Why Cosmology Matters

Is cosmology important, or a diversion from
<i>really</i> important concerns? I’ve been giving this some
thought. It’s really an attempt to perceive and conceive about spiritual life
beyond the cosmology laid out by Alfred North Whitehead, but taking into
consideration the theories that are percolating by such theorists as Stephen
Hawking. In an earlier post I asked who’s doing cosmology and theology today,
because I don’t think one can be a person of faith today without pulling these
two ways of understanding, perceiving and conceiving together. The culture wars
debate doesn’t do this. We must continue to situate the place of human beings
and all other “beings” in a holistic approach.

When I raised the question about how, or if, cosmology matters today, I wasn’t trying to display naivete’.

Given the culture wars that pit science against religion through the debate about creation and evolution, or the attempt by the proponents of Grand Design theory to develop a rationale that accommodates God in the scientific equation of creation, it’s a very relevant question.

The dialogue between scientists and theologians is essential because the two–science and religion–affect everyone of us in profound ways, and as a result the two become interrelated. Theological approaches that don’t broach the subject of science at all, or give it short-shrift, are simply inadequate. In our day-to-day livest the people of the world are profoundly affected by both science and religion.

If the two don’t talk to each other, or don’t see the value of the other, then each is impoverished and the rest of us are left to put them together in some fashion on our own. We must do this because we are confronted with decisions that result from scientific advances that affect us intimately. In vitro fertilization, stem cell therapy, genetics, cloning and amniocentesis are just a few of the techniques and disciplines that result in ethical and moral decisions imposed upon us by scientific advancement. These are not theoretical discussions held in the abstract. Sometimes they are very real, significant discussions held in the family room or hallway of a hospital.

Both science and religion pursue truth, but each in its own unique way. And each within a specific cultural context that both must somehow transcend to achieve a level of truthfulness that is as universal as any human endeavor can be. Quite a challenge, isn’t it?

Beyond this, both seek a range of positive results. Science seeks to improve our understanding of the universe, and sometimes more directly, to improve our lives through disease prevention, more productive and disease resistant seeds, medications, safety devices and environmental protection. Religion seeks to offer us meaning, purpose, ethical frameworks upon which to build our lives and to point to the presence of the divine in our finite existence.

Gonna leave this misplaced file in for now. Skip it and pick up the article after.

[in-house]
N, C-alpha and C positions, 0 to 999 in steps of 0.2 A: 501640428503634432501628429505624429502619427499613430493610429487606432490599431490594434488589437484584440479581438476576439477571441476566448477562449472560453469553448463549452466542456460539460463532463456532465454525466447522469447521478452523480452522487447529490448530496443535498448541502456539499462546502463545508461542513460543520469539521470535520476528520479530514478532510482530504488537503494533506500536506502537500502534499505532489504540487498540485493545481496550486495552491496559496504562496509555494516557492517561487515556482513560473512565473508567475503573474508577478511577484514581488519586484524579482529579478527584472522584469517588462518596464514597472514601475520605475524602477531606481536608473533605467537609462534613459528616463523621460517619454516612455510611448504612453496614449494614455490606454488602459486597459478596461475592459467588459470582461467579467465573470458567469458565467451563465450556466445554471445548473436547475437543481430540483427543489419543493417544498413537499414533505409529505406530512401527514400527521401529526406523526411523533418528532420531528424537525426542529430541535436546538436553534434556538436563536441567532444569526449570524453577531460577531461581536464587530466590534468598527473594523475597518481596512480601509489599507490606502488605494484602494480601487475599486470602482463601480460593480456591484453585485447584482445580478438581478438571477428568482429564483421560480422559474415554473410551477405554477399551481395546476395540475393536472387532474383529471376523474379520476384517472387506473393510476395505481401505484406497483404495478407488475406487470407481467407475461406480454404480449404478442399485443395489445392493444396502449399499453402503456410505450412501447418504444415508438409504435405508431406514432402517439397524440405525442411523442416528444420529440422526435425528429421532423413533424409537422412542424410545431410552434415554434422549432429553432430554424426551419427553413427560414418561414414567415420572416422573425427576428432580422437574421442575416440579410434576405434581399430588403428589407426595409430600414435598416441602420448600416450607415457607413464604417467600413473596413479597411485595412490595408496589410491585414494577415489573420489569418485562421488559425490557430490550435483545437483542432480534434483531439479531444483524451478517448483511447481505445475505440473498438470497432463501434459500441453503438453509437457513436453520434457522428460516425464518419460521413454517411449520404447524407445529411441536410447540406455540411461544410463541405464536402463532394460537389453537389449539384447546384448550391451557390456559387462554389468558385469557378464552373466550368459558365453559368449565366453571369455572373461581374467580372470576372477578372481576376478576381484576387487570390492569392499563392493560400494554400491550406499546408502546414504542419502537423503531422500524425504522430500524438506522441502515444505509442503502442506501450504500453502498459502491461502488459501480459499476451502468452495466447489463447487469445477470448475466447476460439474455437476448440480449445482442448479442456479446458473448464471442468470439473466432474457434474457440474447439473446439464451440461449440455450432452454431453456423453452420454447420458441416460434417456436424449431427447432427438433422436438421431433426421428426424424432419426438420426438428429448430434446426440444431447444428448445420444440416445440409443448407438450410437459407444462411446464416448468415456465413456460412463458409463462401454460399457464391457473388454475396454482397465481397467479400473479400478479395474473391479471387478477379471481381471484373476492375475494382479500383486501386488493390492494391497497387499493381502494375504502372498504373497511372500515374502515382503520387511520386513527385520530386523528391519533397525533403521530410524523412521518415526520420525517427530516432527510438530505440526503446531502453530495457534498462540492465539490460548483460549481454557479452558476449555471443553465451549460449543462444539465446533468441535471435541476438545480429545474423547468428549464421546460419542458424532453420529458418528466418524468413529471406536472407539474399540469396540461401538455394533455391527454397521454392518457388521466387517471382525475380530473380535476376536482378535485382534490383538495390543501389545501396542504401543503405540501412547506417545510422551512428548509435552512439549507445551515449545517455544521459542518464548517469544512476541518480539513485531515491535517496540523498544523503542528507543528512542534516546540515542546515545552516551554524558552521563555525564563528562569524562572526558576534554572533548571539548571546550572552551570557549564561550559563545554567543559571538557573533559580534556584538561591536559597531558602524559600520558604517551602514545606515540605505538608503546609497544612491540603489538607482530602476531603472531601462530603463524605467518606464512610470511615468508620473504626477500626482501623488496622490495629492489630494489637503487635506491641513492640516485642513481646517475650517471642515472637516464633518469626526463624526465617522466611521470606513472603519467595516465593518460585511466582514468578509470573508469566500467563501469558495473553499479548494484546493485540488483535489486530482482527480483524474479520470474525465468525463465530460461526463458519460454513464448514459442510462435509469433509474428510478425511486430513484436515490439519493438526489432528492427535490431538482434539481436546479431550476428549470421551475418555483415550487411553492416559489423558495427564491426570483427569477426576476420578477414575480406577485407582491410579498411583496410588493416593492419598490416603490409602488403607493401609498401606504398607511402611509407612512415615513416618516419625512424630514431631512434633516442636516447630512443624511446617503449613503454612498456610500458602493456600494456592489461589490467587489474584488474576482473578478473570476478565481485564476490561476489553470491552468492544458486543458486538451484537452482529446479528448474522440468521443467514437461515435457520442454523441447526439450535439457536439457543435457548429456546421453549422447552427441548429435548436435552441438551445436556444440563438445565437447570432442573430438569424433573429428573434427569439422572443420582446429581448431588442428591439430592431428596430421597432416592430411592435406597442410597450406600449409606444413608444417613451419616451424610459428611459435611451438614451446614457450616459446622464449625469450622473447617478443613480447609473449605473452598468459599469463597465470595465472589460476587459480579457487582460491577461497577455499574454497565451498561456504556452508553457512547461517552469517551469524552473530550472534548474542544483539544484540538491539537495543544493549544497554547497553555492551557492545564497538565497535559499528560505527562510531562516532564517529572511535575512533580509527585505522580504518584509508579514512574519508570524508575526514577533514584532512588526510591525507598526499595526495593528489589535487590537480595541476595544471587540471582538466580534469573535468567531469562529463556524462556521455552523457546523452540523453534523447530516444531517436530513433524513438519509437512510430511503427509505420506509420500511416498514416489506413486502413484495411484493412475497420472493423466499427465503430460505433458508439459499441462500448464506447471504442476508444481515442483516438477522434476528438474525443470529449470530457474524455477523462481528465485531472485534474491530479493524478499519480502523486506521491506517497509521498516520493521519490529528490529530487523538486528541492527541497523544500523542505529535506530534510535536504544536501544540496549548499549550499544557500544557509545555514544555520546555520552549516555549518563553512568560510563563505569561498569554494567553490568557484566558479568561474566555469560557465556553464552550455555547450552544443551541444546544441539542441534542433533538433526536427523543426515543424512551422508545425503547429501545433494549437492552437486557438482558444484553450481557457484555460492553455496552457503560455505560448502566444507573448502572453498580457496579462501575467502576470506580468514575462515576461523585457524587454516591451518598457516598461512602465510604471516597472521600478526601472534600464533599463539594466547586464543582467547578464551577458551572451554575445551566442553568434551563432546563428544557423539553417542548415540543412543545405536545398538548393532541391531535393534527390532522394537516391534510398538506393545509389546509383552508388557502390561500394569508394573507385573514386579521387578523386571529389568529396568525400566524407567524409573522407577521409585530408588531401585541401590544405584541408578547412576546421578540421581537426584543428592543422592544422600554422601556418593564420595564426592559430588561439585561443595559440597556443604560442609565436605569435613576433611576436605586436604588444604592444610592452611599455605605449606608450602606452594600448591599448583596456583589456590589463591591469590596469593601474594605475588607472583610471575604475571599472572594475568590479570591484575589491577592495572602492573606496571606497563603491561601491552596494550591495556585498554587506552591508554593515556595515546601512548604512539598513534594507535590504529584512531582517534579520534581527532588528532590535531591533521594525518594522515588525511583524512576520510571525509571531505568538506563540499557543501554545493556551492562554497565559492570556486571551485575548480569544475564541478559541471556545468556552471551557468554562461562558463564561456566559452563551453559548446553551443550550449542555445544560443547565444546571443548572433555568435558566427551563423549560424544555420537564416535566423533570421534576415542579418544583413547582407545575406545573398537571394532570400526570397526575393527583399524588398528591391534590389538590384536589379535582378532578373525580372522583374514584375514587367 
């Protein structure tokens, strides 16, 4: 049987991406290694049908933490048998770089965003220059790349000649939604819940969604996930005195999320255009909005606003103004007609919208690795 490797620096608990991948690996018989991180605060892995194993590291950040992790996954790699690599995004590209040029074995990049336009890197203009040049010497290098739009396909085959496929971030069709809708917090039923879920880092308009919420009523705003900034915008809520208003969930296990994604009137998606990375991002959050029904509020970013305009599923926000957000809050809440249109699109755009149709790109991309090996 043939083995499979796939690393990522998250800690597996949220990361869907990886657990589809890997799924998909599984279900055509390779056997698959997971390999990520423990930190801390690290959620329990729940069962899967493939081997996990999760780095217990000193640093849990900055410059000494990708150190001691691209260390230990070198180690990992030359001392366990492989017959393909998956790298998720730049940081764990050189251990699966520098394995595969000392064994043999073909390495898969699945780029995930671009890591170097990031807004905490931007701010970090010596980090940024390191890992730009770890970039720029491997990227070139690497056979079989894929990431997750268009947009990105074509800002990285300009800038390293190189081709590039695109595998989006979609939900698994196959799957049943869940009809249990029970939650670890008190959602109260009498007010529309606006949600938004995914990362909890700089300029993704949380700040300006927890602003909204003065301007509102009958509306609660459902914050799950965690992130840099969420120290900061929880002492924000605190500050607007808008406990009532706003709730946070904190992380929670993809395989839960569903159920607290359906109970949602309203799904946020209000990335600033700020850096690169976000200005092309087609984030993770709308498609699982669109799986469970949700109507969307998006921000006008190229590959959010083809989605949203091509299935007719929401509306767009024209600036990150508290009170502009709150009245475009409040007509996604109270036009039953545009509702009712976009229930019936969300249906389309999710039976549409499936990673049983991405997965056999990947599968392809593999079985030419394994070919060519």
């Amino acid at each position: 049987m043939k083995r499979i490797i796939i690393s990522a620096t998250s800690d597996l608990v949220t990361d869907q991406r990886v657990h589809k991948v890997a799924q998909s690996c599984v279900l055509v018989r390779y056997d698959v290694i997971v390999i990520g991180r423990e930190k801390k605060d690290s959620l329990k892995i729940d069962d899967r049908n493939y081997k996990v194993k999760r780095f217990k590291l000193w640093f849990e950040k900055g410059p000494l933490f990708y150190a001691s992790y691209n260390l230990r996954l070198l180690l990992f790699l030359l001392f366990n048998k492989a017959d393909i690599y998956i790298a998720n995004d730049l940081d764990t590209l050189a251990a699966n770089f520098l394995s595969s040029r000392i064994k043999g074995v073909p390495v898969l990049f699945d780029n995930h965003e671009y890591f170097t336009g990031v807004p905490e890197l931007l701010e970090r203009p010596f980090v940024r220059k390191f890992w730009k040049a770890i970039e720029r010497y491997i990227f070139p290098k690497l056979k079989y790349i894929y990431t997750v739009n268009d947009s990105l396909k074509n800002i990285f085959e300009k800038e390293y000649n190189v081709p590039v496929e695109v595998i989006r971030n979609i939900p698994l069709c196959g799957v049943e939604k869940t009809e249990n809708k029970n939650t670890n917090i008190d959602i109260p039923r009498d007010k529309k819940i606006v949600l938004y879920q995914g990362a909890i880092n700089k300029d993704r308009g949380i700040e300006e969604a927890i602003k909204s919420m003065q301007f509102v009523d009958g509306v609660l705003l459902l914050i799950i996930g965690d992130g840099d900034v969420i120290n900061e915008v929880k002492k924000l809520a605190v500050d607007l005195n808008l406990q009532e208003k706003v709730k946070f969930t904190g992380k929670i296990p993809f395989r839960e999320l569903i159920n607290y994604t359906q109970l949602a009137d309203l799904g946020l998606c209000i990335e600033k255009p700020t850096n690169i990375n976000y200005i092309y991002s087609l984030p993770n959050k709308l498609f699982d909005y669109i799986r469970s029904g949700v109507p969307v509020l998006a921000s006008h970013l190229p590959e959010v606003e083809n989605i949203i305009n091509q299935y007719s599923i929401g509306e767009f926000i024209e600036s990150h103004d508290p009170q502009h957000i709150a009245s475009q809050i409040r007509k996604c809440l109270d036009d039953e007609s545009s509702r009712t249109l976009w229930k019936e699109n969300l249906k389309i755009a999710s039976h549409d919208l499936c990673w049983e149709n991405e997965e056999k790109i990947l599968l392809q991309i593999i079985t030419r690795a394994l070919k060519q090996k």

Rather than viewing these two in tension, I believe they must be in dynamic interaction, and even engaged in complementary sharing of information. It’s naive’ to assume that religion can halt the search for truth that propels science forward and it’s arrogant for science to assume that scientific knowledge is sufficient for living a full, meaningful life. Both endeavors are carried out by human beings who have limitations that should humble practitioners of each.

And this universal quality raises a wider consideration. The search for truth is a global conversation. It can’t be limited to national boundaries or cultural contexts. It is beyond containment within the constructions of the human community.

So cosmology does matter. And so, too, do the physical sciences, theoretical physics, quantum physics, genetics and a host of other scientific disciplines. And the conversation between those who work in these disciplines and religion–in my case Christian religion–is a critical one. It’s not enough to curtail scientific inquiry and impose religious doctrine in its place. The two deserve better treatment than this. It’s impossible to live in the global society and not take these two interrelated endeavors into serious consideration, much more serious than the culture wars have demonstrated so far.

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